Venomous 429: 1970 Ford Torino Cobra Jet

In the world of iconic muscle cars like Chevrolet’s Chevelle, Plymouth’s Road Runner, and Pontiac’s GTO it’s easy to why some of the lesser-known muscle cars could live in the shadows. But there are still some incredible cars from that era hanging out in the shadows and this 1970 Ford Torino might just be one. Submitted by reader Levi Andrus and found here on Craigslist in Middletown, New York this Torino could excite a good number of the Ford muscle car faithful.

The seller states upfront that this is a non-running project, but gives some details that make it a worthy project nonetheless. Words like Cobra Jet, ram air, four-speed, and J-Code will certainly incite some interest in this car. Looking through the pictures might only serve to increase that interest for some as it appears to be a solid project.

The seller states that this is an original car with the factory 429 Cobra Jet and four-speed transmission. If true that would seem to add to the value of such an interesting muscle car. But caution should be used here as it has apparently had an amateur restoration previously. Talk of patchwork floorboards is a cause for concern and making this car right wouldn’t be for the faint of heart. From personal experience, re-restoring a car seems harder than just restoring a car.

While the seller states that the paint is about a 10-year-old Maaco quality job, they don’t say whether or not it has been resprayed in the original hue. That orange definitely draws attention and would be a great color choice if originally on the car. The interior needs some work but appears to all be there. This car might be a good candidate to fix up and drive for while prior to restoration or just jump right in and restore. The $18,000 price tag seems a little steep for a project, but this Torino’s unique options might justify that price. Is that a reasonable price for a unique muscle car with these options?

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Comments

  1. RoughDiamond

    When I was in my 20s I went and looked at one of these that looked identical. I remember pulling up to the Seller’s driveway and you could tell he was a car guy based on the numerous muscle sitting in it. He let me look the car over, but unless I had the cash to buy it I could forget driving it. I didn’t and totally understood his stipulation.

    Like 14
  2. Karguy James

    Looks like it was originally yellow or cream color. Not a bad place to start but still pricey.

    Like 5
  3. Howard A Member

    Price notwithstanding, I think this was the hottest stick you could get from Ford in 1970. The Mercury Cyclones, similarly equipped, were more of a “gentleman’s” muscle car, the Mustang, at the other end, but these were right in the middle. A nice car,,,but not too nice, the baddest combination Ford had, I think it was downhill for neck snapping, press you in the seat muscle cars, after this car came out. Once the Superbird and Daytona were outlawed, these cars took home all the bacon at the track, and in 1970, you could walk into a Ford dealer, and have darn near that same car. It was quite a time in automotive history. I’m glad I lived through it. Very cool car.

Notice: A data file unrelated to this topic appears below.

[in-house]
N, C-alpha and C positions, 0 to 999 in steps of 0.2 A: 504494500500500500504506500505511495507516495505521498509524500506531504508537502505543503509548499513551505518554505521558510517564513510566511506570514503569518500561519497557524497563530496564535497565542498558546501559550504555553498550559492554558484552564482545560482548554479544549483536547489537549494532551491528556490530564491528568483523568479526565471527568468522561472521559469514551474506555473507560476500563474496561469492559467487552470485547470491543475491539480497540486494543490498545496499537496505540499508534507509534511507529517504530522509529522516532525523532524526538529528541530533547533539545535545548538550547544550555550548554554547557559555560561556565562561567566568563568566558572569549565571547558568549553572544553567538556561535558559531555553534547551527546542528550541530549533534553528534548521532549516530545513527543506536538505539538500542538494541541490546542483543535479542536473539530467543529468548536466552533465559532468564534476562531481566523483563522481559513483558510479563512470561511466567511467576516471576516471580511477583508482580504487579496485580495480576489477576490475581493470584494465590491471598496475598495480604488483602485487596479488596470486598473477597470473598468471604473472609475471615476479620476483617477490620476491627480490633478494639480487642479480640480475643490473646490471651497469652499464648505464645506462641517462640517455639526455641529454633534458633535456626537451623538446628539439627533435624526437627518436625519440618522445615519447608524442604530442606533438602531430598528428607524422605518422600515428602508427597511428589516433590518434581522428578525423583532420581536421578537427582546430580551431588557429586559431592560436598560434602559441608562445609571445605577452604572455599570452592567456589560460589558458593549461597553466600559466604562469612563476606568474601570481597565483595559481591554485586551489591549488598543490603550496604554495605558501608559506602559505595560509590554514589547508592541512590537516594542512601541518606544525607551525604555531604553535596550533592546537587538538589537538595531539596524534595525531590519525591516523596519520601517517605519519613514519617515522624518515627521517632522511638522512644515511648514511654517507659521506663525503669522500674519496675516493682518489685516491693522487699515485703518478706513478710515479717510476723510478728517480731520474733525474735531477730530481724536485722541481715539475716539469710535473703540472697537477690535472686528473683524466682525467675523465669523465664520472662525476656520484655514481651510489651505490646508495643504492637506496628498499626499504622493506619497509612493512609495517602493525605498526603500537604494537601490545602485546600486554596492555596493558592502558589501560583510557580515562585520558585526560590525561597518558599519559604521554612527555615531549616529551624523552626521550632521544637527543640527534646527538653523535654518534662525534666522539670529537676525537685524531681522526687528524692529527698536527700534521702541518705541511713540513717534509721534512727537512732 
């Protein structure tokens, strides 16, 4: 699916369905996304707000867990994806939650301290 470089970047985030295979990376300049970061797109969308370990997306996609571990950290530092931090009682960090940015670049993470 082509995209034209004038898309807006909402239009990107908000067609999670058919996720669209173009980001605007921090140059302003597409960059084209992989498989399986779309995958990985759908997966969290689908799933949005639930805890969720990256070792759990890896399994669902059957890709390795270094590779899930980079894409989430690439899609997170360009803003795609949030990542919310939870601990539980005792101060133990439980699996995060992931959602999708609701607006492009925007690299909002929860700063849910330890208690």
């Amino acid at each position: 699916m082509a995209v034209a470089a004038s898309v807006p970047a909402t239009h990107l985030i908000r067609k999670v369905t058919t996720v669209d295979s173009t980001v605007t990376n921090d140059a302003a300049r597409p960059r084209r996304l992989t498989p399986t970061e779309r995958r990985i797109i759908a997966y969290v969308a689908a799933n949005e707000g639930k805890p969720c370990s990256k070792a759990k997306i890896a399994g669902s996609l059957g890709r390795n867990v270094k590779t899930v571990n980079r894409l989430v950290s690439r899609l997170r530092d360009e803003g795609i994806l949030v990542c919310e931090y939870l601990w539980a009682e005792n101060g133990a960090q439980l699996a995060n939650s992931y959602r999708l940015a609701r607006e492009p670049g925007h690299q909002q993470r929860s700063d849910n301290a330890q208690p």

Like 16
    • Johns 409

      I feel your post.I remember similar experiences.I was 14 in 1970 and can remember all the cars I wanted back then.Couldn’t wait to get my driving permit.I remember Sunoco 260 gas was 103 octane and the price was scary as it was what a car like that needed.My first job ever was in the Sunoco station in Seymour,Ct. I remember seeing the price of “260”back then and said to myself wow,with this stuff I can’t get two gallons for a buck as it was an “outragous” $.63 cents a gallon and you could smell the difference in this blend.Back then most guys in their 20’s or 30’s had a car that needed it.

      Like 4
    • scottymac

      Sorry, Howard, these were dogs on the track, and that’s from a true blue Ford guy. Someone even cast a convex rear window, trying to get the air to flow better and lessen the drag. Teams reverted to the 1968-69 Torinos, until they could get ’71 Cyclones figured out, then Pearson cleaned up. Shoot, even loud mouth Darrell Waltrip started his Winston Cup career in a Cyclone.

      Like 3
  4. Gaspumpchas

    Think at that price it would be a hard sell, as cool as it is. You can get one in much better shape in the 20’s. Being in the rust belt and having a questionable resto, buyer beware!!!

    Like 3
  5. Snotty

    Ford seamed stingy with gauges, on the torino based cars,and their whole line-up of cars in this era.Where as with the Mercurys you could get a full compliment of gauges,probably kept a few buyers from signing on the line for these from the dealers…. Onto another subject, I used the TIP form the menu with no success, it said the e-mail was sent, but when I checked the sent mail, no sign of it. BARNFINDS what am I doing wrong? This was one of the tips I tried to send, looks like a great vintage car auction with 400 cars. Here is the link:http://www.sullivanauctioneers.com/auction/3-day-estate-auction/